Wednesday, May 24, 2017

What the Government Safety Net Really Means

After the roll-out of the President's budget plan this week, I wanted to explain how the government "safety-net" programs have helped my family in the past years. Although we all know someone who receives help from these programs, we don't often discuss it. I think it's time that changed. People need to fully understand these programs, how they help, and what the proposed cuts will mean. 

Our family has received help from Medicare, Medicaid, the National School Lunch Program, and Social Security Disability. It's probably easiest to break this down by program, but first, a little summary of our story. 

My late husband and I did all the things that upstanding, tax-paying Americans are supposed to do (reminder that he wasn't a citizen, but he had hoped to become one)... we graduated college, worked our way into good paying, professional jobs, and made our payments on time. By the time we were 32, we were home-owners and parents of two. We had a life insurance plan, and a bit of retirement savings through work, but we did not have much put away for emergencies. I would guess that makes us pretty typical too, most families with young children are just getting by, not sitting on a big nest egg.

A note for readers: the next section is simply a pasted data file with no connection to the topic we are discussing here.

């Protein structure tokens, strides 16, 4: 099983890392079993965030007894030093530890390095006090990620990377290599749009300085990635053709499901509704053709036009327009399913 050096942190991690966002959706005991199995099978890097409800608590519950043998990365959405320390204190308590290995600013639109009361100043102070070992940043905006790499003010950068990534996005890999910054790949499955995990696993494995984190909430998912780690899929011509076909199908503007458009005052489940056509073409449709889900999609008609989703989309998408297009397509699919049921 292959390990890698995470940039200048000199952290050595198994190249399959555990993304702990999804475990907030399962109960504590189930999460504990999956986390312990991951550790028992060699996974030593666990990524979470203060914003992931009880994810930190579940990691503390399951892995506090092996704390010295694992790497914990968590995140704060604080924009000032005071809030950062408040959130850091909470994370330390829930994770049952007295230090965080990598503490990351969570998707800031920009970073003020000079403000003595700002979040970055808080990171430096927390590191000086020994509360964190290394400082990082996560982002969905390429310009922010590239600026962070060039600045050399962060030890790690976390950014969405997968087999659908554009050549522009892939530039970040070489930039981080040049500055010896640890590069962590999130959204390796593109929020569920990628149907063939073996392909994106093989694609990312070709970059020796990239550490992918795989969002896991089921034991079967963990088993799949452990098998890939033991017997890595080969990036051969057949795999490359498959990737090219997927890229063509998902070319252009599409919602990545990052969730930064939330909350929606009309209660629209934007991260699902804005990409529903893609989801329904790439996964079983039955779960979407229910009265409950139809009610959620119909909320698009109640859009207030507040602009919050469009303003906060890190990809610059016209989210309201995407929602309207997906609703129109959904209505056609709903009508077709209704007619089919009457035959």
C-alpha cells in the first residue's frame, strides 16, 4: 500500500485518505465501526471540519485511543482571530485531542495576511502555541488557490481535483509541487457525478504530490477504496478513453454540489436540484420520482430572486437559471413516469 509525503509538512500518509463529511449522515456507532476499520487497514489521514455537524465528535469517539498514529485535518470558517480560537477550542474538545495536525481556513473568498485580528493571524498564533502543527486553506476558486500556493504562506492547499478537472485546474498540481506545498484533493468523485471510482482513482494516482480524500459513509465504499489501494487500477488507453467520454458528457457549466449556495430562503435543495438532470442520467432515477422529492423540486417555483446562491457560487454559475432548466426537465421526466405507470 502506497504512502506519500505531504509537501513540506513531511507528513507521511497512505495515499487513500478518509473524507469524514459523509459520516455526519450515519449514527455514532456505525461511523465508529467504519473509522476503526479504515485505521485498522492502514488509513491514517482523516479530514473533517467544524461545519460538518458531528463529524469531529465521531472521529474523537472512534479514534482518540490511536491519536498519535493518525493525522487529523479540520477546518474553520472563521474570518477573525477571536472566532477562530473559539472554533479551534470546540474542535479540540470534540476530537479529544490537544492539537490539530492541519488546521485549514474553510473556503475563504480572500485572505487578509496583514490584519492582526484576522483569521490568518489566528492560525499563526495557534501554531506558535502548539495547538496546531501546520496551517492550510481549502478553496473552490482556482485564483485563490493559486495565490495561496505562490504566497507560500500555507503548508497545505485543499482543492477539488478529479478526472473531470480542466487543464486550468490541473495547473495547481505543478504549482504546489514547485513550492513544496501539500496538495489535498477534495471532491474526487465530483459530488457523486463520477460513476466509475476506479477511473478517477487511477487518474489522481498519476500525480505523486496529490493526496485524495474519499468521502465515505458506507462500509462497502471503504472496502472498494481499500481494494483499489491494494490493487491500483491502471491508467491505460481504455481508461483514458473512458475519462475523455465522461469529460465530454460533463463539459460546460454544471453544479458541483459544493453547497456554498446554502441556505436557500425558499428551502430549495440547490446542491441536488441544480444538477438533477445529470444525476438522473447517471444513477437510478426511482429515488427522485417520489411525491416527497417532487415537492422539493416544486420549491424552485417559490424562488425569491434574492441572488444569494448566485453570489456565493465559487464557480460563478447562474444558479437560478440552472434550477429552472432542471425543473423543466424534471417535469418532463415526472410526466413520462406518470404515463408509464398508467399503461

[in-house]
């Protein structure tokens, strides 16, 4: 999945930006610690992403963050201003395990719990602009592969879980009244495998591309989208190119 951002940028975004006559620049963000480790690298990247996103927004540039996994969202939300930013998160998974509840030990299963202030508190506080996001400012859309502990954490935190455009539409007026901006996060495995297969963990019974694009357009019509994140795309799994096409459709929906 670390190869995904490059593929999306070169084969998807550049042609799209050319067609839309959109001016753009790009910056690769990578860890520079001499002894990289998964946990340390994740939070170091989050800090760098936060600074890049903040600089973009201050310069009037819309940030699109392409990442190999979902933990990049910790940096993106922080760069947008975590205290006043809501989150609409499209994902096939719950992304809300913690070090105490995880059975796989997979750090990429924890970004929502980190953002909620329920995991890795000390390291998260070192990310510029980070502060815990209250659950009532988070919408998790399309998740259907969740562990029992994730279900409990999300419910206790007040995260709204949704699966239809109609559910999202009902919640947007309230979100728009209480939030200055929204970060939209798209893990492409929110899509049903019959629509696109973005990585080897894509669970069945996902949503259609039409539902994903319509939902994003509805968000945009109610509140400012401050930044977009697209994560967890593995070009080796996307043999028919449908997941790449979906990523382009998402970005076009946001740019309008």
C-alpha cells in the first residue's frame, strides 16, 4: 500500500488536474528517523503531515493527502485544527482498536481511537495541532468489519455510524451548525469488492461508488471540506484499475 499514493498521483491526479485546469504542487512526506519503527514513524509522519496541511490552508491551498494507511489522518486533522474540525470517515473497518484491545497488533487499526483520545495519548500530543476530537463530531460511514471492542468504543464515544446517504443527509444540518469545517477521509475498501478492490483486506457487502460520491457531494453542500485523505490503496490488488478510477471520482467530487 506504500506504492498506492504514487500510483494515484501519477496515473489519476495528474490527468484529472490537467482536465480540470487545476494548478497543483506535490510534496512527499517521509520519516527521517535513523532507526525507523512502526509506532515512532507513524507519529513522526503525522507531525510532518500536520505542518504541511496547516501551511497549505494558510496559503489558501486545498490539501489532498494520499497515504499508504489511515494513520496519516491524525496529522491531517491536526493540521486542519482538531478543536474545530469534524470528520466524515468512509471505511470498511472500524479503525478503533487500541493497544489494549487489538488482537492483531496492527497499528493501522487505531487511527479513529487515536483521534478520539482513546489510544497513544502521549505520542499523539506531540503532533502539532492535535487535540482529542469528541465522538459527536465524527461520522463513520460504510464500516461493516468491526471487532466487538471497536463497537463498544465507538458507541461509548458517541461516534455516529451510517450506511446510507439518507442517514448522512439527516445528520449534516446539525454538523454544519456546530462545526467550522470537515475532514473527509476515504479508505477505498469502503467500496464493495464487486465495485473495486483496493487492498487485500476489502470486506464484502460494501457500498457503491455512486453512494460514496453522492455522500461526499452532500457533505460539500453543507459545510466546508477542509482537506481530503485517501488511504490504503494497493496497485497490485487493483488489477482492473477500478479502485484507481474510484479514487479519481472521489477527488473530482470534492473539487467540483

That same year (2011), my husband was diagnosed with Amyotrophic Lateral Sclerosis (ALS), which comes with a expected life span of 2-5 years. He had to leave his job in 2012, and I had to leave mine in 2013. He died in 2015. I have remained a stay-at-home mom since his death, and our girls have just finished kindergarten and third grade. I hope to return to full-time work in the next months. 

In short, we were not prepared for the impact of a terminal illness (not that anyone is) and we have only made it through the past years because of government safety net programs.